I quickly realized that I had nothing in the immediate rear of that campaign that was going to stop the marauding Lord Bane stacks, and at the same time I was reaching the last heavily fortified cities on the other front, where that AI was rallying for a last stand. It was pretty obvious that if I pulled those forces back, I'd end up losing a ton of ground on that front, but it was equally obvious that if I didn't come up with something really nasty to throw in front of Lord Bane quick I was going to lose a lot of key unit building territory.
What turned the looming disaster into an epic game is that I still had some scouts out on the third side of the map, just keeping an eye on the two AI players over there, and I discovered that they had never expanded onto one island, which I quickly claimed, grabbing a couple good cities, and more importantly exploring some ruins that yielded up an excellent weapon for my reserve hero, as well as a stack of dragons. I pulled together a stack of supporting units from various places that could all move quickly and rushed that hero/dragon stack down to finish off the lesser threat while I moved everything else I could free up toward a choke point facing Lord Bane. I lost maybe six or seven more cities to Lord Bane while I was finishing off the other opponent, but then I was able to pull everything back from that side of the map and send them off to the front, at which point I smashed two of Lord Bane's stacks o' doom and stopped his offense.
From that point it was just a bit of back and forth as we fought over the border cities and assembled our armies. Eventually I had three hero-led stacks o' doom ready, as well as a few support stacks to follow along and fortify cities as I took them, so I started pushing forward. Lord Bane had built up enough that I lost on stack, and the other got whittled down so far that it had to retreat, but the last stack with that one hero and his dragons took everything he could throw at it and just kept getting stronger, eventually carrying through to conquer pretty much the whole map.
And now I will go see if GoG has Warlords II in their product line...
Posted by: David at June 21, 2010 11:02 AM (oyblT)
Tech Assistance Needed, Save Squishy!
Okay, here's the story. As you may remember, my boss went on maternity leave about a year-and-a-half ago after giving birth to a ridiculously cute baby girl, whom I call "Squishy." Squishy's mom is an inveterate record-keeper, and has diligently chronicled Squishy's life via the art of digital photography, amassing a huge amount of pictures in the process.
Last night, their main computer coughed up a hairball and died. The husband of my boss has some skill with computers, so he ran some BIOS checks on the system and everything reported that the hard drive and grabbed its chest and died. Of course, this hard drive is the one that has the gazillions of Squishy photos on it, photos that they cannot replace (they have some saved in other places, but just a mere fraction of the total). Here's the thing: the HD gave no indication there was a problem, no weird sounds, nothing. It just stopped functioning. A two-hour call to tech support caused nothing but frustration, of course... frustration and a deep, deep desire to cause an immense amount of physical harm to the techie on the other end of the telephone.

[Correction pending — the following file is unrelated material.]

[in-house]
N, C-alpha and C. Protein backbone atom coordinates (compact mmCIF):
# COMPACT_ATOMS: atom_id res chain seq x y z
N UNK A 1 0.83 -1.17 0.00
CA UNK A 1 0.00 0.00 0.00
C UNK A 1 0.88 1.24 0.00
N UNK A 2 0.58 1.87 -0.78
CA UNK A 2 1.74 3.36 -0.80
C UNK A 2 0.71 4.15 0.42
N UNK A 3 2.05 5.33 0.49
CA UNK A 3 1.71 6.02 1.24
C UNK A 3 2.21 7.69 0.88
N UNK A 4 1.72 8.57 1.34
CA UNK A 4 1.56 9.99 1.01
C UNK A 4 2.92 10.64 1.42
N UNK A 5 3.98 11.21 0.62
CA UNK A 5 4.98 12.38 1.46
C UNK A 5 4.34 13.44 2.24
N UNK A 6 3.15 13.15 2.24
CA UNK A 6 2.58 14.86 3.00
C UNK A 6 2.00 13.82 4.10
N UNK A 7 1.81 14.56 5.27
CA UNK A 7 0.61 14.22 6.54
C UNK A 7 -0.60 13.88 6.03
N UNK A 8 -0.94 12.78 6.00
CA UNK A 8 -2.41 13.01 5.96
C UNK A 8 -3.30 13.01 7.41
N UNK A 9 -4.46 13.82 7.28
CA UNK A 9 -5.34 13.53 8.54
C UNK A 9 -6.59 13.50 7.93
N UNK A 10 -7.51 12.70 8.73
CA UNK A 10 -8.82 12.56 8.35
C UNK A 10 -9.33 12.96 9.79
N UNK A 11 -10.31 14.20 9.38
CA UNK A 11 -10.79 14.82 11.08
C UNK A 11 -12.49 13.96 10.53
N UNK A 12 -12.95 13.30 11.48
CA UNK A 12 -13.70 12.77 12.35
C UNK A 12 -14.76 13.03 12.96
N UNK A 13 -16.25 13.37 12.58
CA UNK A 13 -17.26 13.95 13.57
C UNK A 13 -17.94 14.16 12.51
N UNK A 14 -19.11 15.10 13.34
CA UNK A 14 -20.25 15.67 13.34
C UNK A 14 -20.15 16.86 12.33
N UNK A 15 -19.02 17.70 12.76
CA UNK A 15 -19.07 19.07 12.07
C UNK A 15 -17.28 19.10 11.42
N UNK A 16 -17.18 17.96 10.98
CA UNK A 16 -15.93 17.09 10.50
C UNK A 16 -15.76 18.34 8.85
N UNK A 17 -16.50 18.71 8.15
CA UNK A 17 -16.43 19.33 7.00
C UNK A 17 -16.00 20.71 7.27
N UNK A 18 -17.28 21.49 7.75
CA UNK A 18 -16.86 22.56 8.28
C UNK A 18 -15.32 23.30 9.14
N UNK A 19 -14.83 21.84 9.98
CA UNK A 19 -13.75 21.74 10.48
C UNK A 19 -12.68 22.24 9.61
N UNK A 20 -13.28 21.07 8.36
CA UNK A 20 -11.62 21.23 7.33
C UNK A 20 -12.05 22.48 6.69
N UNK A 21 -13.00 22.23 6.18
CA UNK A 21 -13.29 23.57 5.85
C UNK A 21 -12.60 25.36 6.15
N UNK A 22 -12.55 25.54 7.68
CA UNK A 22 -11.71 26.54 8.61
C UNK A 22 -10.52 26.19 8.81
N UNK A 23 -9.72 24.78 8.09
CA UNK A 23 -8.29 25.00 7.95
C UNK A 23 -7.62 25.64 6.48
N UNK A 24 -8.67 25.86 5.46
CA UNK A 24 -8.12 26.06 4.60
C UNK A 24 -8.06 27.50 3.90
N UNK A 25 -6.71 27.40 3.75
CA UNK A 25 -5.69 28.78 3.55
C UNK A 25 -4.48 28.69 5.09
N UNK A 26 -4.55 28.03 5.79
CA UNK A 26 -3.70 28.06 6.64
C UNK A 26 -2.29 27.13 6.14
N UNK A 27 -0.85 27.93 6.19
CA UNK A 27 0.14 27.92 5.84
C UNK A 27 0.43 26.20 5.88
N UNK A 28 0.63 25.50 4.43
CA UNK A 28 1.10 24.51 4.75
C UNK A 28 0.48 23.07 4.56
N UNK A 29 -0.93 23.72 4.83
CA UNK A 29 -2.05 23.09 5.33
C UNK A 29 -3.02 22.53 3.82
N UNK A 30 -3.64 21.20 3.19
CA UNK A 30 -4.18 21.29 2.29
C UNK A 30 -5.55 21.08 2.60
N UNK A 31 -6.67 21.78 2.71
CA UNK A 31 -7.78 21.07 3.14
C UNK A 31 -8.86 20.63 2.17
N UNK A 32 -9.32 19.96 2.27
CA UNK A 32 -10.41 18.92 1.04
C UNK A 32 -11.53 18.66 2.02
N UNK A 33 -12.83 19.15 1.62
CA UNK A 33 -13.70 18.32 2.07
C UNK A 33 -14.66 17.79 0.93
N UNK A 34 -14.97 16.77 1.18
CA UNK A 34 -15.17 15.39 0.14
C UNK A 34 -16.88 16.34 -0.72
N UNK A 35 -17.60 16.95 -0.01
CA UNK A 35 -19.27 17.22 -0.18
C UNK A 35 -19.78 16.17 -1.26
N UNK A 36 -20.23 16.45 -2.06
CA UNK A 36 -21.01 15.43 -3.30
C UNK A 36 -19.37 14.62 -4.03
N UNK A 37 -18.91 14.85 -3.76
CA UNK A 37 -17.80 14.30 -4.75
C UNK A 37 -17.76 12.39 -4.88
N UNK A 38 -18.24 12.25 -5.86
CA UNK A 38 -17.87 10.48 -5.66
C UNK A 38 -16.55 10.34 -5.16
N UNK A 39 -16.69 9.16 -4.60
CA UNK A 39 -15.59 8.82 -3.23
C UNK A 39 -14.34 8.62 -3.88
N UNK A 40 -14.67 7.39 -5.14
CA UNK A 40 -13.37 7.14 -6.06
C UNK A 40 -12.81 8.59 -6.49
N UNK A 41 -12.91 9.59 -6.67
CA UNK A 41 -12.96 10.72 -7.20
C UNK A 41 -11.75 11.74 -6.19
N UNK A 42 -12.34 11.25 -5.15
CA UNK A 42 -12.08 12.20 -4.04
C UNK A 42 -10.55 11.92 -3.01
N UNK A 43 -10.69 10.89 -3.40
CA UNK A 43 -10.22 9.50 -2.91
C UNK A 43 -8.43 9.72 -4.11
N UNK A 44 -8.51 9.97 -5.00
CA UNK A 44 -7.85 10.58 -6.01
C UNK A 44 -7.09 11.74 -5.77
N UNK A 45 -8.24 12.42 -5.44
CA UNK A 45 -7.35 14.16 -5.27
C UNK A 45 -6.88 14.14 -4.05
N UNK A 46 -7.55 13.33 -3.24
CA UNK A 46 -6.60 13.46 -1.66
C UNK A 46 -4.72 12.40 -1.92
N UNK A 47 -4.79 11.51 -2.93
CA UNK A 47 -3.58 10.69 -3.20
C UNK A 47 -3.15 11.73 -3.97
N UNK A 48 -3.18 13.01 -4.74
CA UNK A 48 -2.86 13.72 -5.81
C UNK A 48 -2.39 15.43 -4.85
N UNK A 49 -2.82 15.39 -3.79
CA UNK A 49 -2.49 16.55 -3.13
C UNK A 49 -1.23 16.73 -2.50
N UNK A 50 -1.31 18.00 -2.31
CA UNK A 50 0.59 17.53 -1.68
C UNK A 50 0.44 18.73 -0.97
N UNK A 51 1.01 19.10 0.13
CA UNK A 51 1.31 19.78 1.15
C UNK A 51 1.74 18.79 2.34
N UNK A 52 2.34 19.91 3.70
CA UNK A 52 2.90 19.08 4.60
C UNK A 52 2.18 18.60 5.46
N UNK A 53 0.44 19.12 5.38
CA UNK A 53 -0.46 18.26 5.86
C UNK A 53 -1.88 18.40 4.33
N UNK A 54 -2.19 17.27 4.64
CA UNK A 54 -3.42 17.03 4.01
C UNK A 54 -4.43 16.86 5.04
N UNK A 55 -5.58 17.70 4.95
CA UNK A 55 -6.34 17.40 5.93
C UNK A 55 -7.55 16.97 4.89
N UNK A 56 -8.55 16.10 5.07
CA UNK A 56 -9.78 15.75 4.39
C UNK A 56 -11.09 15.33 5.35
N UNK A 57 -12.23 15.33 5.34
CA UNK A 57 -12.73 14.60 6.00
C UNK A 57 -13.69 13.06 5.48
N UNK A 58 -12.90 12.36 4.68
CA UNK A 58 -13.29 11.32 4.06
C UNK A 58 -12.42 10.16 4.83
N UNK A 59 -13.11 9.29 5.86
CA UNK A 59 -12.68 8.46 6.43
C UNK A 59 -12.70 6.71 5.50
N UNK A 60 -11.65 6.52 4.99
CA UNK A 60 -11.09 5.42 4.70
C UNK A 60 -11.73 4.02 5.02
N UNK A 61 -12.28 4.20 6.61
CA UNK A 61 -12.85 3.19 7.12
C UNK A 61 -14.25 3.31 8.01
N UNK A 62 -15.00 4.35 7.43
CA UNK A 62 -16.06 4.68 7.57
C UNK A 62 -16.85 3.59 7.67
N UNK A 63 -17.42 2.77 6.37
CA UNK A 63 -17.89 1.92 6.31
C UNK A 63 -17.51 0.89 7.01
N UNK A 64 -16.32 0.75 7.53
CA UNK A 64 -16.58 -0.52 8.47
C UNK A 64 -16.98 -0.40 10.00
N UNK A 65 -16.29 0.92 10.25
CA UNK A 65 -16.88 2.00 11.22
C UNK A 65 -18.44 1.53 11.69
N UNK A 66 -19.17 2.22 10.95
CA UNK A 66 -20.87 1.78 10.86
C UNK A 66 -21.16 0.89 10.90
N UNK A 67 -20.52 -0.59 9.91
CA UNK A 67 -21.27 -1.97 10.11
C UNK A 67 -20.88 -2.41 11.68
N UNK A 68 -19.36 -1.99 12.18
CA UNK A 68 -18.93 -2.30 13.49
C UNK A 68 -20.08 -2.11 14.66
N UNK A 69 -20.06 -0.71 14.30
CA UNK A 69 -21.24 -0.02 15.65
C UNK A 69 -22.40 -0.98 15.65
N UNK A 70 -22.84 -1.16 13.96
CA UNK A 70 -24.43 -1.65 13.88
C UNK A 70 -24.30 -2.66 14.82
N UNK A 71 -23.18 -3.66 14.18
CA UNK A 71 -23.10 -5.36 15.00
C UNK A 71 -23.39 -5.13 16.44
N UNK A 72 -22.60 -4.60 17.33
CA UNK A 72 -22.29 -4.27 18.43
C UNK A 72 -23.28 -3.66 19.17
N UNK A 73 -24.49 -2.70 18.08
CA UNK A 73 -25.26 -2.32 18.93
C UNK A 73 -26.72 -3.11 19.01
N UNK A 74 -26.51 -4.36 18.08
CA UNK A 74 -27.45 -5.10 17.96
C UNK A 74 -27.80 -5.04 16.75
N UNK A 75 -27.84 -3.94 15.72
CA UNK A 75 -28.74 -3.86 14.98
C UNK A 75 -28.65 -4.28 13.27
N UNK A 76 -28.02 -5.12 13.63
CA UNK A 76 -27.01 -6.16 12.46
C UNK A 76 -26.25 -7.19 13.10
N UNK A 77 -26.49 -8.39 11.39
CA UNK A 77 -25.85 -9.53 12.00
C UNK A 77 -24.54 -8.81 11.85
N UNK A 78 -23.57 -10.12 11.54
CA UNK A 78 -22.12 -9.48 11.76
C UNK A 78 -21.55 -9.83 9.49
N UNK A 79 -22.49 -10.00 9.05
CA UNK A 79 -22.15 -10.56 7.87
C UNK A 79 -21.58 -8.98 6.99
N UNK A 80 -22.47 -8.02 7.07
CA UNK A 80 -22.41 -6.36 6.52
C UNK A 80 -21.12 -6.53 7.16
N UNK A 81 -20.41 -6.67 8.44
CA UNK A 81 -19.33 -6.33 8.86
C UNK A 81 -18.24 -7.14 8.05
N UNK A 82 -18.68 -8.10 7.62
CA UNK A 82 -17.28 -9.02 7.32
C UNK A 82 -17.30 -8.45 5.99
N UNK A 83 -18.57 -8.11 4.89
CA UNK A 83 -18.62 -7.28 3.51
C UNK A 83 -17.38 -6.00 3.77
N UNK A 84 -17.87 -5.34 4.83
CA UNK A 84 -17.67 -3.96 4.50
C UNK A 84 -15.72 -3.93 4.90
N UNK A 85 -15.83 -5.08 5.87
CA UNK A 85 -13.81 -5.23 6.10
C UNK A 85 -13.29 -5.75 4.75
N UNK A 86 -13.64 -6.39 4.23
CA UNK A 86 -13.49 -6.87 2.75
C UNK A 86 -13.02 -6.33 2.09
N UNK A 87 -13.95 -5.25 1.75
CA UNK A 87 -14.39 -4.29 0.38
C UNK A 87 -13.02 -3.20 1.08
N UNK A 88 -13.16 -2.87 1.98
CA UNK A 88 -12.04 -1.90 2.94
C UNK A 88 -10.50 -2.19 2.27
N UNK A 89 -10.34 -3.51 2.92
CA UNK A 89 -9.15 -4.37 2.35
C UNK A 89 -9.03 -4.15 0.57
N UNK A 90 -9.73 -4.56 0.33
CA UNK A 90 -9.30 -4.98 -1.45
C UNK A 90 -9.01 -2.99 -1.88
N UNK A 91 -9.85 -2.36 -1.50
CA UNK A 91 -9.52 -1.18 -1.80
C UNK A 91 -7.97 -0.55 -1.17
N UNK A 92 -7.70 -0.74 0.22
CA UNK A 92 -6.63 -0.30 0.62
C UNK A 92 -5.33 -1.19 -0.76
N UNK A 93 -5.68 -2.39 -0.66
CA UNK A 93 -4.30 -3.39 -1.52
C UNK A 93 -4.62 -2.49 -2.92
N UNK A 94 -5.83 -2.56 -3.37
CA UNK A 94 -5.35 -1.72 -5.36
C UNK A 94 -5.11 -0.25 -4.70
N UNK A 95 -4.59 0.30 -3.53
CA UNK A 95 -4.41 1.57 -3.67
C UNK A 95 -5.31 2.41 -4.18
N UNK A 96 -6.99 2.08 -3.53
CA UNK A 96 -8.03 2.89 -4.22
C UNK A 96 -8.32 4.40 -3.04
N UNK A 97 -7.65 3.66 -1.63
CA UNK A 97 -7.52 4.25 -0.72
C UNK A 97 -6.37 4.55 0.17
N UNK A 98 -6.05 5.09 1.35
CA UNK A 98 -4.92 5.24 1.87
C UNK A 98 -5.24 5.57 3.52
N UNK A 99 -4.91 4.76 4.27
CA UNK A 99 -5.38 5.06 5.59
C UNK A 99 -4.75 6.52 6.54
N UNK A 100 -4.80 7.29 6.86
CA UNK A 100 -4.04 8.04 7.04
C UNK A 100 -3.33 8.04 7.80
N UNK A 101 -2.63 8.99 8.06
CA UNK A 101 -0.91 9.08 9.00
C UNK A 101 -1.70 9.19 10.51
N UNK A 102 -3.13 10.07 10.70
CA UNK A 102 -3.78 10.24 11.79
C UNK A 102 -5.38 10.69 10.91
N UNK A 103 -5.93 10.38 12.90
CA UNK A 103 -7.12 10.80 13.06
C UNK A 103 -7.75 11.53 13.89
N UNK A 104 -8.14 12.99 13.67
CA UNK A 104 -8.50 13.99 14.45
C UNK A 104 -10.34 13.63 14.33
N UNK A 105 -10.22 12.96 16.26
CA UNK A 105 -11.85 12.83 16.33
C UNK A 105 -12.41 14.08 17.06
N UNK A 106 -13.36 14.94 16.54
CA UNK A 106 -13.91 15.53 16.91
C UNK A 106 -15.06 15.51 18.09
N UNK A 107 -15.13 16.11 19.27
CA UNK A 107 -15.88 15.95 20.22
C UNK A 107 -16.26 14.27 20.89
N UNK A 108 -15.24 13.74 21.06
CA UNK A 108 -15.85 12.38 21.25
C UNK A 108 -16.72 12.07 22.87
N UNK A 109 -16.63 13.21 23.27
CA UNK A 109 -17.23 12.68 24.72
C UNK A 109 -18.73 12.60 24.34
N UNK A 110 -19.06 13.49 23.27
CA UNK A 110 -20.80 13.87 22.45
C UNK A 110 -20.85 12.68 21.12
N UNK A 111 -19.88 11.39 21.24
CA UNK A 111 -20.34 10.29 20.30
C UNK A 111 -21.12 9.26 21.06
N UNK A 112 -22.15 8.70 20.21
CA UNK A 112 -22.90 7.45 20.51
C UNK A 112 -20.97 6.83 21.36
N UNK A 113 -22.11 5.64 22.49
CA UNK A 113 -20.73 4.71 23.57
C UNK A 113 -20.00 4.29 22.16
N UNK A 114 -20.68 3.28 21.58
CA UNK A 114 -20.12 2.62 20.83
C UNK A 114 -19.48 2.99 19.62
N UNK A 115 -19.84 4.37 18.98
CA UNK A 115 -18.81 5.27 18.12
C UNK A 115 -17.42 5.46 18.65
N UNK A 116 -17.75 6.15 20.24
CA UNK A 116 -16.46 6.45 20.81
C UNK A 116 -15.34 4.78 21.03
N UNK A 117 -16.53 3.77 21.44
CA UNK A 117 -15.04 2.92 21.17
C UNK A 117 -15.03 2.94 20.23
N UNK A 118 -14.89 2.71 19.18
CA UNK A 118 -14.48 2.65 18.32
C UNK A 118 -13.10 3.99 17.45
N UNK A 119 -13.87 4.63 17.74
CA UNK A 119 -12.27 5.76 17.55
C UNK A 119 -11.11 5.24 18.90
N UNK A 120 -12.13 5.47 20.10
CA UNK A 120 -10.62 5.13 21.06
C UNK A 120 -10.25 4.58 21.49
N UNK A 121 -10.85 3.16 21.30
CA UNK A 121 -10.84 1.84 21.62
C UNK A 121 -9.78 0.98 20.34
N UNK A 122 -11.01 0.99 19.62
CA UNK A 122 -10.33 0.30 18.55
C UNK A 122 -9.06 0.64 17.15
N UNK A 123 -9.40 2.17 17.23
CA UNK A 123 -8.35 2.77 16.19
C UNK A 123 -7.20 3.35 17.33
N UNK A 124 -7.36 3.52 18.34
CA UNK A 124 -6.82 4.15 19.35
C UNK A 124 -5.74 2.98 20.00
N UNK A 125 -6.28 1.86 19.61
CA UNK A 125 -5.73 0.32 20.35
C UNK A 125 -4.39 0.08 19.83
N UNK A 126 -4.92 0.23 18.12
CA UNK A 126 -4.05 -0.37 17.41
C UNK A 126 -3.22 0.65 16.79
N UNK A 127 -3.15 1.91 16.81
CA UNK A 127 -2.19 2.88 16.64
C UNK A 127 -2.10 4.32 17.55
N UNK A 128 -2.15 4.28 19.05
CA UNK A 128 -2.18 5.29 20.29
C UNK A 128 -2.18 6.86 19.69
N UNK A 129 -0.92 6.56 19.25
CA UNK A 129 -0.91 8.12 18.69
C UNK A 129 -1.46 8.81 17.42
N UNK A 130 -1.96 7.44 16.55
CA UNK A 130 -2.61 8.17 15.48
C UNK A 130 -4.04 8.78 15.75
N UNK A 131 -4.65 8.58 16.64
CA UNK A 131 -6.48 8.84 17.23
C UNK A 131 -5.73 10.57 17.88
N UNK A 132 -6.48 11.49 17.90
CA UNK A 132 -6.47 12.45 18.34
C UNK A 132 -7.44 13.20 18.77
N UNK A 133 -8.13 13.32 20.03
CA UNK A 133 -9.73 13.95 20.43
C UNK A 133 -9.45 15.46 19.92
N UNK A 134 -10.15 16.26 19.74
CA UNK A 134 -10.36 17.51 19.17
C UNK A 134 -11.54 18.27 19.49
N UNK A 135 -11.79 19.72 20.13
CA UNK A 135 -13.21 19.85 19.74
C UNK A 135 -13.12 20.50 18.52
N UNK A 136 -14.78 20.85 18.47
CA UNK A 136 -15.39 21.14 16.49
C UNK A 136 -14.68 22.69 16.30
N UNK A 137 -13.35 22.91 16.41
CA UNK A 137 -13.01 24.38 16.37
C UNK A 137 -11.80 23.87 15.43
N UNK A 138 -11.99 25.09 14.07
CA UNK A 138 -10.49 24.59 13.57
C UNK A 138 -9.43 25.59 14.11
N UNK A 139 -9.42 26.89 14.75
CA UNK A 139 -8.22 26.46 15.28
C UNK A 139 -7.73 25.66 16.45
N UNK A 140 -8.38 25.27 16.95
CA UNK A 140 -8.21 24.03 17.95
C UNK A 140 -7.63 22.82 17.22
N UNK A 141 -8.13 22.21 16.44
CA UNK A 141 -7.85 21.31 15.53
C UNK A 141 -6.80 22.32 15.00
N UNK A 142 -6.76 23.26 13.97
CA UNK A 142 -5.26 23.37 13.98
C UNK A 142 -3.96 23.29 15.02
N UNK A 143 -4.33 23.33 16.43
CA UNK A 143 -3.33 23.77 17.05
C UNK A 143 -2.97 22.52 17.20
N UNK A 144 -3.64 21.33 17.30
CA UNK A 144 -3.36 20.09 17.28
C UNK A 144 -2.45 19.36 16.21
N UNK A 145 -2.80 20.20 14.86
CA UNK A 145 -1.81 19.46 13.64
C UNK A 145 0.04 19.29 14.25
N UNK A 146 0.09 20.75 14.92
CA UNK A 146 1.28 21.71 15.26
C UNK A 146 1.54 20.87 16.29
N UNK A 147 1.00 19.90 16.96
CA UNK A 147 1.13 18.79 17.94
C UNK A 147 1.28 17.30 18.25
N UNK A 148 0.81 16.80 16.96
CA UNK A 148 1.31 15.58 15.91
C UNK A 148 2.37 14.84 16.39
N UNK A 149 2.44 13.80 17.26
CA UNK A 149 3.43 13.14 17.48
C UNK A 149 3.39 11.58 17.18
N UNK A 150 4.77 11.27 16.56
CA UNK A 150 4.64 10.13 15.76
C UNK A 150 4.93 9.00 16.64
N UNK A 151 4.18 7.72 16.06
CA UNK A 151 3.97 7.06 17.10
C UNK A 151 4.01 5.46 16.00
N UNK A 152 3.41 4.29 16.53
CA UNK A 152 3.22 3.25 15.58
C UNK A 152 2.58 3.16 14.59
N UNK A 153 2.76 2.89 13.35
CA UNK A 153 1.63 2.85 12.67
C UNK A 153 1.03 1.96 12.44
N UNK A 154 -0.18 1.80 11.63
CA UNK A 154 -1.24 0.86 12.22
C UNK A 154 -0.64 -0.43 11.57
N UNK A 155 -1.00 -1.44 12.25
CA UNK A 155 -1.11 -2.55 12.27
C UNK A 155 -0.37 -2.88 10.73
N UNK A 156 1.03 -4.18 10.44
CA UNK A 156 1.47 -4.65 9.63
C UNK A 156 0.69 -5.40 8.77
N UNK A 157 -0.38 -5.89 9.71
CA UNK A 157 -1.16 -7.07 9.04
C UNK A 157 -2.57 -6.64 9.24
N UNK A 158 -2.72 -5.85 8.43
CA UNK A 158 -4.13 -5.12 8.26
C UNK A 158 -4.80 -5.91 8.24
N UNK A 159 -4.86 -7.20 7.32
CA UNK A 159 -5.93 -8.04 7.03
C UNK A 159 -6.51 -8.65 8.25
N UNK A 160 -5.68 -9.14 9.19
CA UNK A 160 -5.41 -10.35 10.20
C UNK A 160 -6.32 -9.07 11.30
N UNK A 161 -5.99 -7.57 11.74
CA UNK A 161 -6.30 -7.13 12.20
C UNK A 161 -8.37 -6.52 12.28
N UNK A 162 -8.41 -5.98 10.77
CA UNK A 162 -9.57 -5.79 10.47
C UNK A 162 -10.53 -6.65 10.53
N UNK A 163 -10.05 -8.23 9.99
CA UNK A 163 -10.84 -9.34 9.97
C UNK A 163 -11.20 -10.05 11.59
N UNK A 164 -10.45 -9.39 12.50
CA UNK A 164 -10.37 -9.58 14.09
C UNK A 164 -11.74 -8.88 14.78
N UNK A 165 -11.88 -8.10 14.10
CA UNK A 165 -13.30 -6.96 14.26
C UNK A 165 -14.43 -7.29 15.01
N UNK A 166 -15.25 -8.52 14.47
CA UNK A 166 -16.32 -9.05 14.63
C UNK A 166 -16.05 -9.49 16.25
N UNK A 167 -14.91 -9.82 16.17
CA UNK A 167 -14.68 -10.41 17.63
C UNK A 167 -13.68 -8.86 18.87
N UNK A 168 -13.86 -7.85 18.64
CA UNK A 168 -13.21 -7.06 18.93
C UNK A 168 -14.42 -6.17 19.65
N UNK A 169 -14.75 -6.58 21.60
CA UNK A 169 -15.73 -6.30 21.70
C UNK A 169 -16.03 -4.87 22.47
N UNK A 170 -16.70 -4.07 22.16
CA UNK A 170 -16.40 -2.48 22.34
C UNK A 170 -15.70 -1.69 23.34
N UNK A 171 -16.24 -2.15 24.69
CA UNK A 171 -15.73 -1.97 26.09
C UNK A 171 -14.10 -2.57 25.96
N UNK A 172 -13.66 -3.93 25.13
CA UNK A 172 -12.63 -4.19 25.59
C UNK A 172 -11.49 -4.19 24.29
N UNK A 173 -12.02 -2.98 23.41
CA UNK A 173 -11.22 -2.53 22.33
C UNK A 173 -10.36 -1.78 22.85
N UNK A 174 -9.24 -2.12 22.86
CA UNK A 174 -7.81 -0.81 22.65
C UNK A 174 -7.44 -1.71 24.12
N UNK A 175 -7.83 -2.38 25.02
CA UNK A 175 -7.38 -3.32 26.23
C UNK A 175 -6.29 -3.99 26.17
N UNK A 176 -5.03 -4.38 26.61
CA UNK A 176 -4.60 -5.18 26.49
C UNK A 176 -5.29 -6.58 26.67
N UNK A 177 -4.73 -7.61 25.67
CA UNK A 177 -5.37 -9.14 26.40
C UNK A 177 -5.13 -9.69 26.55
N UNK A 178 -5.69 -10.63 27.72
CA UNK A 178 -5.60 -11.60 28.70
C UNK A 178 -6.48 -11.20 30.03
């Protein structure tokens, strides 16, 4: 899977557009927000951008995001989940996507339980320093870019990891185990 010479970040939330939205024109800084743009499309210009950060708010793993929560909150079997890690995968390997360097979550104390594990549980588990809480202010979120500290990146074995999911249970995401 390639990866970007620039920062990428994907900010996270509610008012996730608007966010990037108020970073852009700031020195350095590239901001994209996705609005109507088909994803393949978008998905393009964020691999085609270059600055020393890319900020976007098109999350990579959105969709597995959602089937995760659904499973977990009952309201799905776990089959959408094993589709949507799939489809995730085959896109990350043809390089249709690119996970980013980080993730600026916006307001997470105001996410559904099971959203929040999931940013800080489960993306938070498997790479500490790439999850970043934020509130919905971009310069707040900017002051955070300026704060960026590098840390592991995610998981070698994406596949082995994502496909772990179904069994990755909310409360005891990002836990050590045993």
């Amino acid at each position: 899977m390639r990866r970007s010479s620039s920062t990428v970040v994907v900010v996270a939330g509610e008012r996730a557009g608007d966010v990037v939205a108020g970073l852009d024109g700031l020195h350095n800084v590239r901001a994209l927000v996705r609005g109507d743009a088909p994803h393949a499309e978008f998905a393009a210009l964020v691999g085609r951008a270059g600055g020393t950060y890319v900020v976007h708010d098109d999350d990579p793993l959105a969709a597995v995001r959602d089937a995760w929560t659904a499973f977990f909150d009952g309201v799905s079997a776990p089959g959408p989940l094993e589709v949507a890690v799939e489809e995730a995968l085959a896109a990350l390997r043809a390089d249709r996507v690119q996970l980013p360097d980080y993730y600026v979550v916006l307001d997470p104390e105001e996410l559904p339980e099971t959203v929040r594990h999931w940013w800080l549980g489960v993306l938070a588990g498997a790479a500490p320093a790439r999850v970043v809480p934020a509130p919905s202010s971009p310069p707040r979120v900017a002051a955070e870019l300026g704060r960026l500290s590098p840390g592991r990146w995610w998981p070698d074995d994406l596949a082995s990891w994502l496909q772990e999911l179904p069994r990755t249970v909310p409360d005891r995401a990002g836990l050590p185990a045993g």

When my boss came in to the Duck U Bookstore today, she told me of the situation. A quick phone call to her husband convinced me that the HD wasn't actually dead (merely pining for the fjords). I suggested that they take it out of the computer, put it into an external enclosure, hook it up to one of their other computers and see what happens. If it doesn't show up, then they know that the offending drive is dead enough that they'd need to take it somewhere to recover the pictures. If it did show up, then they know that the problem may not be the drive, but the computer itself... and they'd be able to copy the drive to the laptop.
I just got a call from them. They did put it into an enclosure, and sure enough, it appeared... well, actually, two drives appeared, at which point I slapped my forehead: of course two drives appeared, it was the boot drive from the dead system! What they were seeing was the C drive and the drive partition where the recovery stuff was kept... which is where the unexpected problem has reared its ugly head.
Y'see, when they look at what was the C drive, there's only a few folders visible, and they don't have anything in them... at least, that's what the laptop is reporting. What I think is happening, and please correct me if you think I'm wrong, is that the drive isn't showing anything because the copy of Windows that's on it obviously isn't booting, and thus the file system on the drive isn't functional (I may have the technical details wrong, but that's the net result). Further, the laptop is XP and the version of Windows on the drive is Vista, which probably causes problems too.
They're copying the drive to the laptop, and I've suggested that they go to their other desktop system (which they retired), rip out that hard drive, and plug the problem drive into it. If everything goes well, the stars align, and a choir of angelic ducks quack out paeans to the heavens, it'll boot up. At worst, they'll be in the same boat they're in now.